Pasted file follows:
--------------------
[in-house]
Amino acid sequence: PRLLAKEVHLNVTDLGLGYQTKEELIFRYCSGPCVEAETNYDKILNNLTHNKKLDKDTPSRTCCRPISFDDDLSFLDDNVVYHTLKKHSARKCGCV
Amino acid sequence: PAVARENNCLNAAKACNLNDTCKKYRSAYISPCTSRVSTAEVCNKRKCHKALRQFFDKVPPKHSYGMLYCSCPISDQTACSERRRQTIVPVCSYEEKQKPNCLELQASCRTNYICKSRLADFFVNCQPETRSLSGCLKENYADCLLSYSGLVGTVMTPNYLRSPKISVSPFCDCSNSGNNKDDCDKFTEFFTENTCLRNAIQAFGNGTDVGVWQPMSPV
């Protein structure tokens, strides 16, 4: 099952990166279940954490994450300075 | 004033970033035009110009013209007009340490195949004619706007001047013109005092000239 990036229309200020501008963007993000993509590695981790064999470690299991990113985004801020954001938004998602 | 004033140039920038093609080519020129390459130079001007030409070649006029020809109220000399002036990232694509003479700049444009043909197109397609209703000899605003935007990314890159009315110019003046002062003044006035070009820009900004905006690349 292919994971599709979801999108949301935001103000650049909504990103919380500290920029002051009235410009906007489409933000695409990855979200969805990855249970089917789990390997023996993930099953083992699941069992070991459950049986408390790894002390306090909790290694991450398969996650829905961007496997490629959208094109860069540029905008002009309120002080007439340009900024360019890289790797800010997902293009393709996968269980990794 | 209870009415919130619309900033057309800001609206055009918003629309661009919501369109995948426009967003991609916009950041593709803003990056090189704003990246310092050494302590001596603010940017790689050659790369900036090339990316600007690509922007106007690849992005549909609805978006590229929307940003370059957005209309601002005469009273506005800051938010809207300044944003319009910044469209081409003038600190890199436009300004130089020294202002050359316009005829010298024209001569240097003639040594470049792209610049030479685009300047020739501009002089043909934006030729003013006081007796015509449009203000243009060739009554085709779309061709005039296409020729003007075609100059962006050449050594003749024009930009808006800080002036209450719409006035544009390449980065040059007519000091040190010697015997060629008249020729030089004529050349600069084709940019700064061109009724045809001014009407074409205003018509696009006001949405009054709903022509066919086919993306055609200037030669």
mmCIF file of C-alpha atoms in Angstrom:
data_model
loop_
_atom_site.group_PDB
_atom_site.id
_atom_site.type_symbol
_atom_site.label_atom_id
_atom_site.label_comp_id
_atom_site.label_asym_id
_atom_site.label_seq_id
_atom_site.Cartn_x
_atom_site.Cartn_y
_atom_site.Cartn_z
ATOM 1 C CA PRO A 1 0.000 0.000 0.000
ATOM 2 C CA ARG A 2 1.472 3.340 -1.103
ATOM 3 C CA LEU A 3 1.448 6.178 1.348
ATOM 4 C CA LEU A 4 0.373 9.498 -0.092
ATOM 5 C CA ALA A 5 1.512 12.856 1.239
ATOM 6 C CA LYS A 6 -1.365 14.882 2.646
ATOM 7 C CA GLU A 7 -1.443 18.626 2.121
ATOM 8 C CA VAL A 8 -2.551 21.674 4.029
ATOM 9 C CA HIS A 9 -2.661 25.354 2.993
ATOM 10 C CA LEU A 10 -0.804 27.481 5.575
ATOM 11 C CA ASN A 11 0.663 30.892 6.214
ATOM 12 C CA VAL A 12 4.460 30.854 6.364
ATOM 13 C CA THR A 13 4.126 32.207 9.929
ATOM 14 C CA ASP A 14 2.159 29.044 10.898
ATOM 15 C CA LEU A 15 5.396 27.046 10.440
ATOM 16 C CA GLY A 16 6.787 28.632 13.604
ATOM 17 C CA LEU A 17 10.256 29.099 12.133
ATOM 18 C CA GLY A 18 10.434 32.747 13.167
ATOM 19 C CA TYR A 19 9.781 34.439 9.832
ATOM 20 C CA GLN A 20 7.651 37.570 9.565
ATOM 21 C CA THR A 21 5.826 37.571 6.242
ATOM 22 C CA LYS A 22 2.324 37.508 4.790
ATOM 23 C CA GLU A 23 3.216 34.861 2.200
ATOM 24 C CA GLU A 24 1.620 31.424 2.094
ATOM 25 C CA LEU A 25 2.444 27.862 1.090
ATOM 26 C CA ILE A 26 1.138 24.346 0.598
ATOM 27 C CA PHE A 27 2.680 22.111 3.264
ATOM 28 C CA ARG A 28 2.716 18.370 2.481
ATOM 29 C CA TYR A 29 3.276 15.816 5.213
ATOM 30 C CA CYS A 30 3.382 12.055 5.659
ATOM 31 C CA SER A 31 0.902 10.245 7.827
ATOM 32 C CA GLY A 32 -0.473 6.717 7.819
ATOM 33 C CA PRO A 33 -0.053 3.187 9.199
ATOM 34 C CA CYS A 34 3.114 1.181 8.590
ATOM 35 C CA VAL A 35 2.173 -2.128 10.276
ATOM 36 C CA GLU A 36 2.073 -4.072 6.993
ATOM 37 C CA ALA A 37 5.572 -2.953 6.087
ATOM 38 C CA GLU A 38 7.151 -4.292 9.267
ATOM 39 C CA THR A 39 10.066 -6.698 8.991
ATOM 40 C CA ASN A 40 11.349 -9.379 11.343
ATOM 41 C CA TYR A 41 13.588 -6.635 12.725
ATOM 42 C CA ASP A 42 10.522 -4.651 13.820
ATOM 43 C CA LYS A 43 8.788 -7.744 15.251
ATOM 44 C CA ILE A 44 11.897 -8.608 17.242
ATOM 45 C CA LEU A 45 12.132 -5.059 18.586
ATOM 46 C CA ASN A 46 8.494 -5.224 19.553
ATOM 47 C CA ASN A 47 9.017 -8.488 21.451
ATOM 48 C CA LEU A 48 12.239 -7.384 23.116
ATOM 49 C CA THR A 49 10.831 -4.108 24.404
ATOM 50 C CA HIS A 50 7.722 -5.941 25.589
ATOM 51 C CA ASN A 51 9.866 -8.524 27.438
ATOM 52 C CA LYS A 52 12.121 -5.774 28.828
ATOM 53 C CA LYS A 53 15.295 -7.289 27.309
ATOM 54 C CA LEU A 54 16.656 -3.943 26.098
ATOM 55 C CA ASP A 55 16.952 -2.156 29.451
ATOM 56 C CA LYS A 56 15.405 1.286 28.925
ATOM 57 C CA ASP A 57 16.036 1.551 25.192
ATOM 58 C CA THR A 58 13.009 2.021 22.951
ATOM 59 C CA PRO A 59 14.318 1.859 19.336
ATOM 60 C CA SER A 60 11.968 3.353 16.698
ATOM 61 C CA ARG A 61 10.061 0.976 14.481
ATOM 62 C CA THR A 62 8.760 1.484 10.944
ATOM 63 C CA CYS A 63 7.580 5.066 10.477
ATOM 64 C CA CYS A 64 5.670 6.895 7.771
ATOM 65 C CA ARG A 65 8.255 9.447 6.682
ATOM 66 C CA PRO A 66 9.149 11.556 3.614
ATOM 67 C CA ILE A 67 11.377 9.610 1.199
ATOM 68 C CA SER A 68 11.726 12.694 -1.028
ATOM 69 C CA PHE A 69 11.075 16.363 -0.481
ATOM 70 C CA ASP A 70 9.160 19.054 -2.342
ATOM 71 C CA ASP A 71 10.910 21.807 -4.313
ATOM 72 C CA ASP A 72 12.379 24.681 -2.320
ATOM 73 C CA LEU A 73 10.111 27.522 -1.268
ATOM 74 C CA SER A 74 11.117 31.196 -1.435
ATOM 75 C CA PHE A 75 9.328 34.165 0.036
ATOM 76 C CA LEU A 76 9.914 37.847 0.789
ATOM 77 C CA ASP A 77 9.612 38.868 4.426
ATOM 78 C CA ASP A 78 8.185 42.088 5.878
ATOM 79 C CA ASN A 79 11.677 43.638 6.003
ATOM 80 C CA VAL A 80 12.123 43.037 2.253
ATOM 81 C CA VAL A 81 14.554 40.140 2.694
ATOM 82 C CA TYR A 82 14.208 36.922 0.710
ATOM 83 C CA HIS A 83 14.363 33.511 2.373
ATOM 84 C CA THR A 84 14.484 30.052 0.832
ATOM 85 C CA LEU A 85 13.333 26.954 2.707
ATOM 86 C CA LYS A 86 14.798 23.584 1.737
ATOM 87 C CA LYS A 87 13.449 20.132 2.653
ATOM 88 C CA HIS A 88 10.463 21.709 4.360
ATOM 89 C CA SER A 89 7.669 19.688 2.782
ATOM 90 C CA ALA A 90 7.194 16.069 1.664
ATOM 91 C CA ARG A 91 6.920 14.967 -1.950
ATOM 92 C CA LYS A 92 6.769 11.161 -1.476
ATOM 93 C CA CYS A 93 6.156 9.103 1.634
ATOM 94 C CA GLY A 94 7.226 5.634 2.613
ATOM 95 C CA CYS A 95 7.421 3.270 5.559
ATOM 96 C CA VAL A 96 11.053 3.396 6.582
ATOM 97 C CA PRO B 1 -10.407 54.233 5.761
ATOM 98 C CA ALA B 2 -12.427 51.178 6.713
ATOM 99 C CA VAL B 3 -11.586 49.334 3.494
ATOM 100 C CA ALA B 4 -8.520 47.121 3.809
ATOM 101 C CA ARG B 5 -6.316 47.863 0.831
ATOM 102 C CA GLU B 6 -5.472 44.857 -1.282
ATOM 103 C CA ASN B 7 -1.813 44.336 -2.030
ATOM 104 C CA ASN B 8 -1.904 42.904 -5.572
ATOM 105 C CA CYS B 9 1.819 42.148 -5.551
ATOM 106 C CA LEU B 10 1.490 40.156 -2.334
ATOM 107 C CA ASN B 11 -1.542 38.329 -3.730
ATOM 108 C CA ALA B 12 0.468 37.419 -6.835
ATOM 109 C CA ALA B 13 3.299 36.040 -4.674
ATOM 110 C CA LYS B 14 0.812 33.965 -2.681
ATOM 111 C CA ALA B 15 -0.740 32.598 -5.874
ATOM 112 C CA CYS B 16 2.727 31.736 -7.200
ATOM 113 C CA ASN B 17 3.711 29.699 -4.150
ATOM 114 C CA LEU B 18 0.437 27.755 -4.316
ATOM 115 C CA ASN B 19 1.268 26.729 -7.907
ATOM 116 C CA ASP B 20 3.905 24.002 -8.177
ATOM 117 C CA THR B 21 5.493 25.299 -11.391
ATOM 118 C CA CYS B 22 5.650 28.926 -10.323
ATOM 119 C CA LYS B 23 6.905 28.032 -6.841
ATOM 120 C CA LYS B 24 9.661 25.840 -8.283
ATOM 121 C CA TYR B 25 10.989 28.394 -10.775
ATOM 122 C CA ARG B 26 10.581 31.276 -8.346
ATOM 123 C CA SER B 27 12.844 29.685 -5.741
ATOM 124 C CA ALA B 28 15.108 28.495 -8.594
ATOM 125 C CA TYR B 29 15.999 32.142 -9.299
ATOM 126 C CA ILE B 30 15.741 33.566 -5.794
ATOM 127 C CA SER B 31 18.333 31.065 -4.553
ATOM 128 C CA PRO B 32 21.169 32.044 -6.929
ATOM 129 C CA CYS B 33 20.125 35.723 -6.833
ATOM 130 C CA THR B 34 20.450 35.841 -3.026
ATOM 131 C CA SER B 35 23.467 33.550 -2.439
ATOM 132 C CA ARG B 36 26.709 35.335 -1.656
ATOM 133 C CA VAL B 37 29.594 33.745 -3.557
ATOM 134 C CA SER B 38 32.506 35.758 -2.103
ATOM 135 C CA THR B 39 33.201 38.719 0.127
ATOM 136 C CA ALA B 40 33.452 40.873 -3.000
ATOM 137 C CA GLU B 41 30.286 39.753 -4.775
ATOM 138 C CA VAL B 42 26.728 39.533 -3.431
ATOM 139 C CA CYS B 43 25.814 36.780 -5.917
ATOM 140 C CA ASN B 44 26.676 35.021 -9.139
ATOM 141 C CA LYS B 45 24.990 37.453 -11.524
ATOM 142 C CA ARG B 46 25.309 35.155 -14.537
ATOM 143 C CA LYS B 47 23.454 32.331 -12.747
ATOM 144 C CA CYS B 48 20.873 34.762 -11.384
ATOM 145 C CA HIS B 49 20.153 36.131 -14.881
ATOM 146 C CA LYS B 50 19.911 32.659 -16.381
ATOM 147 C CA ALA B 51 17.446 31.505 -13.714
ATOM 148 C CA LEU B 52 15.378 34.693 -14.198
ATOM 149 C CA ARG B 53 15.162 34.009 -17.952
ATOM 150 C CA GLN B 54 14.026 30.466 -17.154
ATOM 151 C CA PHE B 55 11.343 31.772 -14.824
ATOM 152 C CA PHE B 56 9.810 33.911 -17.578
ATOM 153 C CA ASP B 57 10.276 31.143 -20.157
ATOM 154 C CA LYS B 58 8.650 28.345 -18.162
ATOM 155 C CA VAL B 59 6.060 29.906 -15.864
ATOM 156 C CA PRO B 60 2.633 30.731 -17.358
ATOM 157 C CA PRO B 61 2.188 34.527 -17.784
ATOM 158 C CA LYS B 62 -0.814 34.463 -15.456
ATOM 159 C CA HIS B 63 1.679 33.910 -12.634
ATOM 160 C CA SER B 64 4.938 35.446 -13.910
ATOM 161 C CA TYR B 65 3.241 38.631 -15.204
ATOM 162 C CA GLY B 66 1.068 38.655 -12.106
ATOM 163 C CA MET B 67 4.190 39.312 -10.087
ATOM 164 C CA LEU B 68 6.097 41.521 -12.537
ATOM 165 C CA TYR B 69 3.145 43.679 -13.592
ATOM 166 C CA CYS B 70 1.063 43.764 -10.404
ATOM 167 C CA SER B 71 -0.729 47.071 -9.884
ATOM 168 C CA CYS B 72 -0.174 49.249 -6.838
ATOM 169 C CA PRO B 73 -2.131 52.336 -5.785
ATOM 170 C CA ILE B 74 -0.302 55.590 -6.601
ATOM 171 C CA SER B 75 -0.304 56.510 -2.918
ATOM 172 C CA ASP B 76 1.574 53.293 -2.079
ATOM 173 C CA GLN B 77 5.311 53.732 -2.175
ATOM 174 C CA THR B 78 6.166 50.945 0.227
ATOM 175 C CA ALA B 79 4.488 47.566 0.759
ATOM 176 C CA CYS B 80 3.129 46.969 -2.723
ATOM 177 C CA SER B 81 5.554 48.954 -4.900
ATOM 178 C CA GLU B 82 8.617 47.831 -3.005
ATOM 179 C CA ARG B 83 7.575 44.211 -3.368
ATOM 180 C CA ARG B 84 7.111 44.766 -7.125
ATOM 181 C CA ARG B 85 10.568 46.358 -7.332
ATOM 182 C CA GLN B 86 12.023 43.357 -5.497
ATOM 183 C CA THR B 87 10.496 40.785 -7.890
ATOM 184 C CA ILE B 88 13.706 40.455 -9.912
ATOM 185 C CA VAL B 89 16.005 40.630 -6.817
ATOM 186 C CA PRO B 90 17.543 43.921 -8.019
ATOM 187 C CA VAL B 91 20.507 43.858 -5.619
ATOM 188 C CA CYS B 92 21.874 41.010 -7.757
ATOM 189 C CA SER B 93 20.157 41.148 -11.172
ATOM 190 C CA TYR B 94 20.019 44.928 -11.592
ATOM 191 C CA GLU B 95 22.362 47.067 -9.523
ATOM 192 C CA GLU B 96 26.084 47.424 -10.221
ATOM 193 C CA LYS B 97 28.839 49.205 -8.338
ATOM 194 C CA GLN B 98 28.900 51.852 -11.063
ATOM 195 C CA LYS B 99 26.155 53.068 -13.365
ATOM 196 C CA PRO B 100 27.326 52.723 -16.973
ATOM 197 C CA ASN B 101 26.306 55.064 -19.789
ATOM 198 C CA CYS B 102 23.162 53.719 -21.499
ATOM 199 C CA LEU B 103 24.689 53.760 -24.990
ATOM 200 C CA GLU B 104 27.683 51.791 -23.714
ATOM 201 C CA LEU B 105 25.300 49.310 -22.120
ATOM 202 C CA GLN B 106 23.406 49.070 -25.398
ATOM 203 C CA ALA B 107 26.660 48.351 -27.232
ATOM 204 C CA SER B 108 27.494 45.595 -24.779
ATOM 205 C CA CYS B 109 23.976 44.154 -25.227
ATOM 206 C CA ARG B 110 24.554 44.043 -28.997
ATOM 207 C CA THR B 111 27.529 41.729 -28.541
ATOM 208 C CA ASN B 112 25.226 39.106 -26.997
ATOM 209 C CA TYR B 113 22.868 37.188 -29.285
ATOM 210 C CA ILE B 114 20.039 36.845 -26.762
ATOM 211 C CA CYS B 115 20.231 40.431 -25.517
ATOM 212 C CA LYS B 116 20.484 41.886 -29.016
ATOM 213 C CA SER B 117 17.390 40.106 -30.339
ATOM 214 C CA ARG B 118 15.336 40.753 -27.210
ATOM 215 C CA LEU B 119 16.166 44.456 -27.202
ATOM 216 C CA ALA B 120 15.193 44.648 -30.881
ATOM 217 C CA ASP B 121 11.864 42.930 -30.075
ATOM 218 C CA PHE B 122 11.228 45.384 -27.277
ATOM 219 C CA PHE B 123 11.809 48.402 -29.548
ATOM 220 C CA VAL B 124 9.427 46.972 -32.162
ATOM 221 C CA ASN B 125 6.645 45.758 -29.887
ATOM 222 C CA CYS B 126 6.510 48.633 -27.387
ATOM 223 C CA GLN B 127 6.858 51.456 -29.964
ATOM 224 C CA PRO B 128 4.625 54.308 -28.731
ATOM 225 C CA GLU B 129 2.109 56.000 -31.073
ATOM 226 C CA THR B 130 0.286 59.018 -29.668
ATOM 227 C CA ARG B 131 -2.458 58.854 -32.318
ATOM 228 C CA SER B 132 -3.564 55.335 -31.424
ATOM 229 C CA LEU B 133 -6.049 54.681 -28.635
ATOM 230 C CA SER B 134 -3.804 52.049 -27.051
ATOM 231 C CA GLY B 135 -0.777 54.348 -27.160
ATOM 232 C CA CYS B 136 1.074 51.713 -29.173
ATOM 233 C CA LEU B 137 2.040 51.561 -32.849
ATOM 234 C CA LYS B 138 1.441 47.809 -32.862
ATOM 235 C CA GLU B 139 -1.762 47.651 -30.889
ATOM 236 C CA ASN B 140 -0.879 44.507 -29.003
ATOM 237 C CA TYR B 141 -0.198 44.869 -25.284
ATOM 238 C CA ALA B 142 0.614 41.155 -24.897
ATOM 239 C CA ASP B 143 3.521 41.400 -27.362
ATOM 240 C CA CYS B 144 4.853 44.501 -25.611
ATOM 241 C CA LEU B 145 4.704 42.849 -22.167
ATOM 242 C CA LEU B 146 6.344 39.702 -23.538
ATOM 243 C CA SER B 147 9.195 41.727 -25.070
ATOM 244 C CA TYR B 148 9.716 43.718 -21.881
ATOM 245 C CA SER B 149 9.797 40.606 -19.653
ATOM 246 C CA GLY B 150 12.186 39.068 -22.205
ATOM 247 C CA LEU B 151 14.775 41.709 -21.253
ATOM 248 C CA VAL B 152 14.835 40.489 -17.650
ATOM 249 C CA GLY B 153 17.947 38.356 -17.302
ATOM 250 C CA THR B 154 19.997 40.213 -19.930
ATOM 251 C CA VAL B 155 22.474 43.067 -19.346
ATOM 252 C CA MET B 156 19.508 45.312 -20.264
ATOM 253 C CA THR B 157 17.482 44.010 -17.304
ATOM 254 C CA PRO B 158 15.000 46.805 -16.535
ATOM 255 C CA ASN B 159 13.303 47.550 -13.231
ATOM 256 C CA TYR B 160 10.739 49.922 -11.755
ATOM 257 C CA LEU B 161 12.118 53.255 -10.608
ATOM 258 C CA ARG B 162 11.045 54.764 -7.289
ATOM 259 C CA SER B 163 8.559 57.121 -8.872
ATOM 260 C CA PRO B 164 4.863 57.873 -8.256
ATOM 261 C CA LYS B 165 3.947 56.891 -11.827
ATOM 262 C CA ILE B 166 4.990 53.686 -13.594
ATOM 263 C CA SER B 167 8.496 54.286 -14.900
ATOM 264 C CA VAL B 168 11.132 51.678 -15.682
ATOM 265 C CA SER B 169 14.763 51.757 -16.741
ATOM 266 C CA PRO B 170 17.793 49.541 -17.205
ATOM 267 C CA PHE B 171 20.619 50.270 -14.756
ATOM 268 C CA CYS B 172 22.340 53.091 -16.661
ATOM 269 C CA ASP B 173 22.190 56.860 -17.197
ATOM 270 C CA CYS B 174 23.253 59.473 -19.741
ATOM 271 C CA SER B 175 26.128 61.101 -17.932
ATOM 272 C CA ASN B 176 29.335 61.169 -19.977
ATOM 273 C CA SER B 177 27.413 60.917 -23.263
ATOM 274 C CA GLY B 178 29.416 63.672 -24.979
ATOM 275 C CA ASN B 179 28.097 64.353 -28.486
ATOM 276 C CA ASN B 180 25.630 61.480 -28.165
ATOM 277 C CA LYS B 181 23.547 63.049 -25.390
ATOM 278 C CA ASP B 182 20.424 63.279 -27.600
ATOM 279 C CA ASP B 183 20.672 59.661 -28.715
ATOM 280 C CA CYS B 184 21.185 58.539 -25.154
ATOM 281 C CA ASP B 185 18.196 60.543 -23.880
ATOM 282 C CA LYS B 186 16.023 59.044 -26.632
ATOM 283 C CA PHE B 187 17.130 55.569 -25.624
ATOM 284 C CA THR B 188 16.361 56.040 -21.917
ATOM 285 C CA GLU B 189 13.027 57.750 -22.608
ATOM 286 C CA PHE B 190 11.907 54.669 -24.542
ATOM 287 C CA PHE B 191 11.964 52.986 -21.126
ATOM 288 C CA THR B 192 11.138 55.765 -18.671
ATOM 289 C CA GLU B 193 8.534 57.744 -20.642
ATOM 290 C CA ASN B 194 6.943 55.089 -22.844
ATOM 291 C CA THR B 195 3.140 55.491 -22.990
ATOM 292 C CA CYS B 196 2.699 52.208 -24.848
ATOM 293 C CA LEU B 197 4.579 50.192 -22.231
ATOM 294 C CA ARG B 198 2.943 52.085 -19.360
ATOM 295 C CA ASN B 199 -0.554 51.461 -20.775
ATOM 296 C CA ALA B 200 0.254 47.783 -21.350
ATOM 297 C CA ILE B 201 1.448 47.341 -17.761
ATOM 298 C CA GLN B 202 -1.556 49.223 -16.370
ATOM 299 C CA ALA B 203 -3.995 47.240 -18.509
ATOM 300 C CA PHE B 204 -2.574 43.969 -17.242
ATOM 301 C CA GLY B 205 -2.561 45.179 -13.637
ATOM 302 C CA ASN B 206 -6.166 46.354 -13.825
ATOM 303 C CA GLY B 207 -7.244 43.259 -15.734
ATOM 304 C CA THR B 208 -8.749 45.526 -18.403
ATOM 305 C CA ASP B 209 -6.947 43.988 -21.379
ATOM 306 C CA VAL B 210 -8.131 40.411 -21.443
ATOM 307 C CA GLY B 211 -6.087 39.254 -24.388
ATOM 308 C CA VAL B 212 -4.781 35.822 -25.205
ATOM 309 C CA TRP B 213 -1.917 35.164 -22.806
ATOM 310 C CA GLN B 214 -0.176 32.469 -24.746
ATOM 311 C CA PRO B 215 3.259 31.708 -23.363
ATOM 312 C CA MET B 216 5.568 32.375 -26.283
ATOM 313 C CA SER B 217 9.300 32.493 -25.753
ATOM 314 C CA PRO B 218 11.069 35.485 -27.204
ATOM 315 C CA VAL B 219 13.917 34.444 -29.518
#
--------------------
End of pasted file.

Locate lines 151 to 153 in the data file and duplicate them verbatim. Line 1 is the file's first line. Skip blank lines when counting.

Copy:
ATOM 134 C CA SER B 38 32.506 35.758 -2.103
ATOM 135 C CA THR B 39 33.201 38.719 0.127
ATOM 136 C CA ALA B 40 33.452 40.873 -3.000